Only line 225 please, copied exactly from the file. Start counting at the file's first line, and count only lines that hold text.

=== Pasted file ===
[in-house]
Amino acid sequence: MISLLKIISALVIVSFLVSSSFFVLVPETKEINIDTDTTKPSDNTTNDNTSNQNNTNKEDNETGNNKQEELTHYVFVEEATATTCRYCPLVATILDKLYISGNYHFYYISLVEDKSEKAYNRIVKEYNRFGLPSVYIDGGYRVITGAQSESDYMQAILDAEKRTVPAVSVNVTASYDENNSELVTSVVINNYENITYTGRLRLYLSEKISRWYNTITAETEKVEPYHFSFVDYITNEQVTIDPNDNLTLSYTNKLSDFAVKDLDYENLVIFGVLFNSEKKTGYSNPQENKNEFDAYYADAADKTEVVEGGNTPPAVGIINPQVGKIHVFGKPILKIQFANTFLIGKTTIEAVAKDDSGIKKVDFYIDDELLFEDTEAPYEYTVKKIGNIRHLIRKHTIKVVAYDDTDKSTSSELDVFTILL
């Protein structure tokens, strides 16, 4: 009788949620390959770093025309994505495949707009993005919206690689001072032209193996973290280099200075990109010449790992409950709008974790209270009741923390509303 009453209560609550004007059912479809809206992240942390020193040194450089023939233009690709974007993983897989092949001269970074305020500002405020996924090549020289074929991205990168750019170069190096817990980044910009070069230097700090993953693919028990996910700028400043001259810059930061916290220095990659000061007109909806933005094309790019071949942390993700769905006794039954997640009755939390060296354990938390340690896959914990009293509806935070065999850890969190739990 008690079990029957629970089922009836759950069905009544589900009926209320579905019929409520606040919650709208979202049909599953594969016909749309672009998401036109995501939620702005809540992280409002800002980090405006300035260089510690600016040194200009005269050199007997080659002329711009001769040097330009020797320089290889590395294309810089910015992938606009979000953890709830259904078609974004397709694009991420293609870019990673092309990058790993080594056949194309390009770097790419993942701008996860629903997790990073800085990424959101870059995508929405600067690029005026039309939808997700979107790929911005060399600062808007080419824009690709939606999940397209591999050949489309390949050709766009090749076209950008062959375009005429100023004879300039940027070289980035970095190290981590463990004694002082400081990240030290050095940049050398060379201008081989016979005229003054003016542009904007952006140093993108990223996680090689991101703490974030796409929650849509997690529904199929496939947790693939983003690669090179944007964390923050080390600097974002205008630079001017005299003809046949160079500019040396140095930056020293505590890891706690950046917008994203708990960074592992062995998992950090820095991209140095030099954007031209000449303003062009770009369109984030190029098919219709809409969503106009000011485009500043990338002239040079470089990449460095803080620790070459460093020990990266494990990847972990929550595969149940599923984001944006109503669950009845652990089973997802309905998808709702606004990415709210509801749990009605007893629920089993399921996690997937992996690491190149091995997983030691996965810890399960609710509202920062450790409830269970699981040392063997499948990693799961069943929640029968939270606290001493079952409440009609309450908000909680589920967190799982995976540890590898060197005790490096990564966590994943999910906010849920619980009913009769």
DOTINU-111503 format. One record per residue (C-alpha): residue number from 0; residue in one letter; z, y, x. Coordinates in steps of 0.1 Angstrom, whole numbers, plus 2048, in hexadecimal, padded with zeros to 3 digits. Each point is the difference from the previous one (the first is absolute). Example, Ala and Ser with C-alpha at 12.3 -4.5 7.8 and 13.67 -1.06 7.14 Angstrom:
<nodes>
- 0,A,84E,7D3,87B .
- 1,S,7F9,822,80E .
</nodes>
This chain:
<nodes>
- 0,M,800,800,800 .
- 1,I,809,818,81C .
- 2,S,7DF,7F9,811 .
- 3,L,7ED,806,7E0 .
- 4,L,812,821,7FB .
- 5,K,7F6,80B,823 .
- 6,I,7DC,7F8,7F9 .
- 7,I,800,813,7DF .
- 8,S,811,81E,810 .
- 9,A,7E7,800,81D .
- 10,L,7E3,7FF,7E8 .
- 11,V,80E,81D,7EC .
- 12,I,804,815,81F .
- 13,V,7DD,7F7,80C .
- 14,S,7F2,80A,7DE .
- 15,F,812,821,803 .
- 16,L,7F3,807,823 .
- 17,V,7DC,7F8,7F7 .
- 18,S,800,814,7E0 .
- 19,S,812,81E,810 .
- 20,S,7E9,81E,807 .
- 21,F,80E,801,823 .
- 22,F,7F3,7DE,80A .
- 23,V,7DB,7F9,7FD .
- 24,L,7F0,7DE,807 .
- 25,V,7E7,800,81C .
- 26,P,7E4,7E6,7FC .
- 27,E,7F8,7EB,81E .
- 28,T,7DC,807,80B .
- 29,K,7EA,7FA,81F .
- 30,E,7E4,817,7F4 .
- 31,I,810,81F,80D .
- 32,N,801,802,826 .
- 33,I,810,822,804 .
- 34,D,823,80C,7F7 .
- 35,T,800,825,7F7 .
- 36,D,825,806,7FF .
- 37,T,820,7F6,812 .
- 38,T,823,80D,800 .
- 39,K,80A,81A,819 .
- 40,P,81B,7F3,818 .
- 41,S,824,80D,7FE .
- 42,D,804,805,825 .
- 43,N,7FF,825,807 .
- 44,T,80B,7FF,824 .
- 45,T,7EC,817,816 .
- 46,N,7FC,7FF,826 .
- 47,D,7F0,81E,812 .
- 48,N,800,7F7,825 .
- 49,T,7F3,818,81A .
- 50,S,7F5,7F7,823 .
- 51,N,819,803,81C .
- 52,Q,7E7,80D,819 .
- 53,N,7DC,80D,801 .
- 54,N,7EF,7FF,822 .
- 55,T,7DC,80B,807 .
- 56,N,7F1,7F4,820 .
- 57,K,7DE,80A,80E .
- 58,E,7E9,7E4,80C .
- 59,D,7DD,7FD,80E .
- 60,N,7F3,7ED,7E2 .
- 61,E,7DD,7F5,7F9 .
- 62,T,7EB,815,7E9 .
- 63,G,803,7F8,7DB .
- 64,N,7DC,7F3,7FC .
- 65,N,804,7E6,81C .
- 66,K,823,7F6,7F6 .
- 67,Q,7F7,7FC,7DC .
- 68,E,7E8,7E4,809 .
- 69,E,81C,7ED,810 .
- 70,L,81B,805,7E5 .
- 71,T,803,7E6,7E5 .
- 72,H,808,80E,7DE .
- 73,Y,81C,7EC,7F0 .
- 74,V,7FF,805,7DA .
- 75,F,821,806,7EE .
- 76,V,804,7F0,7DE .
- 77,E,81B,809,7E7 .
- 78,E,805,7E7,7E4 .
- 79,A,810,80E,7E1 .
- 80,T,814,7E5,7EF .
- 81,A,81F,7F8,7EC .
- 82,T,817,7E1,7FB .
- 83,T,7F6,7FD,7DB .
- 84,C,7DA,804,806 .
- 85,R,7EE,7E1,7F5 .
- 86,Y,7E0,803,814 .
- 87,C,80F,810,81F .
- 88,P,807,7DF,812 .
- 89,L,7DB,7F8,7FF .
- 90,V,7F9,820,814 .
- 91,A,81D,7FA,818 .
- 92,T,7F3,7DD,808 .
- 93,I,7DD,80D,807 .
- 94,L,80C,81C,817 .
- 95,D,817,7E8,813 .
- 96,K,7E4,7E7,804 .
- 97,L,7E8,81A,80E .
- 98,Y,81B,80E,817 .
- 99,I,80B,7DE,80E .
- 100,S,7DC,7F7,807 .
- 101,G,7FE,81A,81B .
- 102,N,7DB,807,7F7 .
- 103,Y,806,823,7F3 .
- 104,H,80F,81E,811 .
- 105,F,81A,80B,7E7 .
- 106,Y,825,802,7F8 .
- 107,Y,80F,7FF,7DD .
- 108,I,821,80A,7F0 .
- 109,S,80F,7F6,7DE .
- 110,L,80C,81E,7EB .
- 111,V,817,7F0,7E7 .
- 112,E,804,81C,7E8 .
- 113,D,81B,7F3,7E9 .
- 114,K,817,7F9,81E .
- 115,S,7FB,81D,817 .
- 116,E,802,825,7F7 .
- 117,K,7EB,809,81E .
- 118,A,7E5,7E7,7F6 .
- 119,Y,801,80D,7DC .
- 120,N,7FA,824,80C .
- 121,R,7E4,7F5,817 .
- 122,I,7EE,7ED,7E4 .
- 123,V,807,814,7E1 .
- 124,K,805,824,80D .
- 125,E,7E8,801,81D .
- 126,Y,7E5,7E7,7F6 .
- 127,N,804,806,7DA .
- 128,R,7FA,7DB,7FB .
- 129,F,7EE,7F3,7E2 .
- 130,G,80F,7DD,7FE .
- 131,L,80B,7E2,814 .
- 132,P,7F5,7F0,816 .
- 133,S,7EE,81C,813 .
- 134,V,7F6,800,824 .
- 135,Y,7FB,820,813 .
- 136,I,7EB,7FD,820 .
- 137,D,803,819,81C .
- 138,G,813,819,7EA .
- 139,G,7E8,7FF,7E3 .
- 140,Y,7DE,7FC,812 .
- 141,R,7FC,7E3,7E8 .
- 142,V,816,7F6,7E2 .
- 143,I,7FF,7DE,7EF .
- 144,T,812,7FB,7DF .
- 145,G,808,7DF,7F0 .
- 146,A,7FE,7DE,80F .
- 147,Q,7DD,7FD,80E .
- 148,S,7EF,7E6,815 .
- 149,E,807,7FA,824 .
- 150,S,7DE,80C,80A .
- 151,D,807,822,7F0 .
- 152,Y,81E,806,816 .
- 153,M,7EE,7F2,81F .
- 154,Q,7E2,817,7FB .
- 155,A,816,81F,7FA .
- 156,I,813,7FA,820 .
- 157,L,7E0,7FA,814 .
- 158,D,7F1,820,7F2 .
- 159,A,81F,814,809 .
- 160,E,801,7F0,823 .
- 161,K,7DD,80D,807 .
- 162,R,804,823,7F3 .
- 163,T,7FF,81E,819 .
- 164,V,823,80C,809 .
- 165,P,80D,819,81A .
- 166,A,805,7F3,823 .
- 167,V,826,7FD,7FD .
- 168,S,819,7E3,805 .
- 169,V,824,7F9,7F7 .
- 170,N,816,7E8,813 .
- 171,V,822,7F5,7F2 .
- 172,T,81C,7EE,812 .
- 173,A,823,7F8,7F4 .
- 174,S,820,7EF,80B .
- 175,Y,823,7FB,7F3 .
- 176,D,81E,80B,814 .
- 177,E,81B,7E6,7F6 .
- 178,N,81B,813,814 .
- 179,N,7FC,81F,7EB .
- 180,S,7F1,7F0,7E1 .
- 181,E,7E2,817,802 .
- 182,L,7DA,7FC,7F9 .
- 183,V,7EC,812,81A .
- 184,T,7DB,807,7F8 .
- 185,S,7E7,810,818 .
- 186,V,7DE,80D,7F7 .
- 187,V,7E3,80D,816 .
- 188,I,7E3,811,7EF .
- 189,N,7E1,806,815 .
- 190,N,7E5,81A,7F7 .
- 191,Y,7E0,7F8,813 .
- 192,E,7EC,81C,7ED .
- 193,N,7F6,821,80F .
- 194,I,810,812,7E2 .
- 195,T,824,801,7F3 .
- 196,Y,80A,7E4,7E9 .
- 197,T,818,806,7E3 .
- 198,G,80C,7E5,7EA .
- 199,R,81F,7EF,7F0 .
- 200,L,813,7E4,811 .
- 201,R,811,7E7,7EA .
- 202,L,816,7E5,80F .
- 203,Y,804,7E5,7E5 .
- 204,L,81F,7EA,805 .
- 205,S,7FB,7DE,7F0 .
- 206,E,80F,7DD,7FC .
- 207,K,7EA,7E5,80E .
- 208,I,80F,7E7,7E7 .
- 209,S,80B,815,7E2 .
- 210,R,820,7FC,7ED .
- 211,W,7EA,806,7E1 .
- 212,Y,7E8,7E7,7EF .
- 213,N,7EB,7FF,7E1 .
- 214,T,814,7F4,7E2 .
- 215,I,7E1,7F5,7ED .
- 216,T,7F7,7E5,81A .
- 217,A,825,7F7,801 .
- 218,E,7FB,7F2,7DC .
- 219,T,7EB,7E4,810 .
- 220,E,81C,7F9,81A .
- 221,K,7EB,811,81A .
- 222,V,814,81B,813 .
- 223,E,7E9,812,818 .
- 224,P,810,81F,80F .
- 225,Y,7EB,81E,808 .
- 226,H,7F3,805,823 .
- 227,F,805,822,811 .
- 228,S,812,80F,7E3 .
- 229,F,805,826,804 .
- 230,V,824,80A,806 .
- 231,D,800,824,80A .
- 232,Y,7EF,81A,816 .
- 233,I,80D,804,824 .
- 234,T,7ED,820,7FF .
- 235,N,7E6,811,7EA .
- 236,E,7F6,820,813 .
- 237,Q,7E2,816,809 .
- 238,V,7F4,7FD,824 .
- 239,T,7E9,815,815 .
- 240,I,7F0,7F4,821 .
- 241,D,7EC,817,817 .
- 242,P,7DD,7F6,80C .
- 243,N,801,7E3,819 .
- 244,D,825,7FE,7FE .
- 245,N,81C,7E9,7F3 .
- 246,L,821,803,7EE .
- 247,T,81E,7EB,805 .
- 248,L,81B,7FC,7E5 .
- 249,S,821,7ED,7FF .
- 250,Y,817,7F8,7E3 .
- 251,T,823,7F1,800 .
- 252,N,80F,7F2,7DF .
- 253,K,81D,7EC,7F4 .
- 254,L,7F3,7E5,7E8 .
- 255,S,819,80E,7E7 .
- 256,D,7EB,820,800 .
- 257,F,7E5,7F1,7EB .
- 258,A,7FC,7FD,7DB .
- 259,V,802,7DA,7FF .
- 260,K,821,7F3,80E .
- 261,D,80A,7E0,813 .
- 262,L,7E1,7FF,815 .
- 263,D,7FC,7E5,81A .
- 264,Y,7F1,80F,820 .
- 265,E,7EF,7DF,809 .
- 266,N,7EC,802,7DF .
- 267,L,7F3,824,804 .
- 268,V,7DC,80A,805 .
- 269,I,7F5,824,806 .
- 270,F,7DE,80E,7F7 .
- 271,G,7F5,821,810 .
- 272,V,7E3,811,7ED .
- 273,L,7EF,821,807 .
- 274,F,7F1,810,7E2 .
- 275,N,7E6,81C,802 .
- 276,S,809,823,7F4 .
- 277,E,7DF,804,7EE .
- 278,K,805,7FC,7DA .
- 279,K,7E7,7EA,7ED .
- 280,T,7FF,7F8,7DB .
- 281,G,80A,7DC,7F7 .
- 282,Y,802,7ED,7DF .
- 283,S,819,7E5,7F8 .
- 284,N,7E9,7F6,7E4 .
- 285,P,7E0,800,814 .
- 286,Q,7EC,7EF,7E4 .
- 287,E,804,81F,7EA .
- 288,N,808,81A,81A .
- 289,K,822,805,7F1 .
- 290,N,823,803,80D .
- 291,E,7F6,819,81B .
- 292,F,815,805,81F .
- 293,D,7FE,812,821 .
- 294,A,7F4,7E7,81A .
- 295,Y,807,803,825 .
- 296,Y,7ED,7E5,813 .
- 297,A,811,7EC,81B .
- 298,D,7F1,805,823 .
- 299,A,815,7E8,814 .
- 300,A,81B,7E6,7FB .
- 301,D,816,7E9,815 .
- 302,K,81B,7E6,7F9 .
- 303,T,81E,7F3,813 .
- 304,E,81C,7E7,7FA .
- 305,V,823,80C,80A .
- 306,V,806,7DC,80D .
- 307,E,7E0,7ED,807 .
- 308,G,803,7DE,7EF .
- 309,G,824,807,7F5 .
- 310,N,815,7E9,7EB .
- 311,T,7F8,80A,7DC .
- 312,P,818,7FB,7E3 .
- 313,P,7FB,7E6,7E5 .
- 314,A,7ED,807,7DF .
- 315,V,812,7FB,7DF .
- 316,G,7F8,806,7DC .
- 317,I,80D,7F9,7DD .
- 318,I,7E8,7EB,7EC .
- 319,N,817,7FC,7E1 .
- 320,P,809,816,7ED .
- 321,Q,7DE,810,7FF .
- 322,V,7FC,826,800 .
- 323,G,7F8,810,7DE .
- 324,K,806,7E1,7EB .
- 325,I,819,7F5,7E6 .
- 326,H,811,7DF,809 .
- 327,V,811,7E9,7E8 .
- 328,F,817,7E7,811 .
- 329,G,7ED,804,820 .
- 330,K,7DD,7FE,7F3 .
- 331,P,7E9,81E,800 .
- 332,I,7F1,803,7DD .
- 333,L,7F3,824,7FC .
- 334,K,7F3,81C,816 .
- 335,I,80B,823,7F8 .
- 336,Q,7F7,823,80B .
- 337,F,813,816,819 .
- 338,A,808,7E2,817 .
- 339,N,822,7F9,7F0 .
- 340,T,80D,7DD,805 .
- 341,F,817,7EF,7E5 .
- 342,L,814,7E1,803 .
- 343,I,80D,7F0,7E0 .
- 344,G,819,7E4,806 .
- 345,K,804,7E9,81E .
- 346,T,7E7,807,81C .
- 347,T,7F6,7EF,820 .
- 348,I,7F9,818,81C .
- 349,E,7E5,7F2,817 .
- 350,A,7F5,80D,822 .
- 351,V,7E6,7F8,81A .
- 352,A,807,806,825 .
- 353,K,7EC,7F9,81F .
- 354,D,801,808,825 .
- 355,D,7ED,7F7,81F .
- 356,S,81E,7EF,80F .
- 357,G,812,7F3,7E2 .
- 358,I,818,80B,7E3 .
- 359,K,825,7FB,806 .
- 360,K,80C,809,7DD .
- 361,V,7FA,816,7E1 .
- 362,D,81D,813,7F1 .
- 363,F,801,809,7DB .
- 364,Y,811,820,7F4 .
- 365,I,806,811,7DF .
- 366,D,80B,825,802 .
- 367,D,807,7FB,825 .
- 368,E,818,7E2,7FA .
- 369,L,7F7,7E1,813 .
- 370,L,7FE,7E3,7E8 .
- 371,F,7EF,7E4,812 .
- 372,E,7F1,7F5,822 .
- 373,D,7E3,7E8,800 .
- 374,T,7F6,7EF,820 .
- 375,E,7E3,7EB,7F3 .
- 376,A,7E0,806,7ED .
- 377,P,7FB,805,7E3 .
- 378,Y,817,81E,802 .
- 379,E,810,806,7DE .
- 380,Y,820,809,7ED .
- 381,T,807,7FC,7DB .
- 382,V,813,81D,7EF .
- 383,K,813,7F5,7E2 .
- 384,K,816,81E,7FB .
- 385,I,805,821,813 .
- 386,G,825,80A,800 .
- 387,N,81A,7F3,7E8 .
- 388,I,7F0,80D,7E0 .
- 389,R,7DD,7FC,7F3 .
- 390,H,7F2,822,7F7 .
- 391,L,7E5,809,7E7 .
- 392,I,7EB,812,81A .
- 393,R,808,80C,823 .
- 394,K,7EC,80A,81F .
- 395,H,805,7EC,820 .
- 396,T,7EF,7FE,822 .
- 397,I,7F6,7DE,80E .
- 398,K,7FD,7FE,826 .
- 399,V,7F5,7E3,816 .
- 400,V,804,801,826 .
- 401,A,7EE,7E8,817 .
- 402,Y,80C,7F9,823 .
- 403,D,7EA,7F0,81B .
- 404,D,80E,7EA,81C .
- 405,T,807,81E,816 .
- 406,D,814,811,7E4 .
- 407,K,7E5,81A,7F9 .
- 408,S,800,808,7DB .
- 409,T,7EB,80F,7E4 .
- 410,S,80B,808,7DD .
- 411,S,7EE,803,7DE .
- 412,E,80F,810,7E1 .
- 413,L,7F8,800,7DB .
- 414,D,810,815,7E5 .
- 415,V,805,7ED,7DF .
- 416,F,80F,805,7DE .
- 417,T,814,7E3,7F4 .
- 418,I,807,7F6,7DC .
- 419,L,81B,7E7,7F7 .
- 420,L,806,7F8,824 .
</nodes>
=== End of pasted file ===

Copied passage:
- 214,T,814,7F4,7E2 .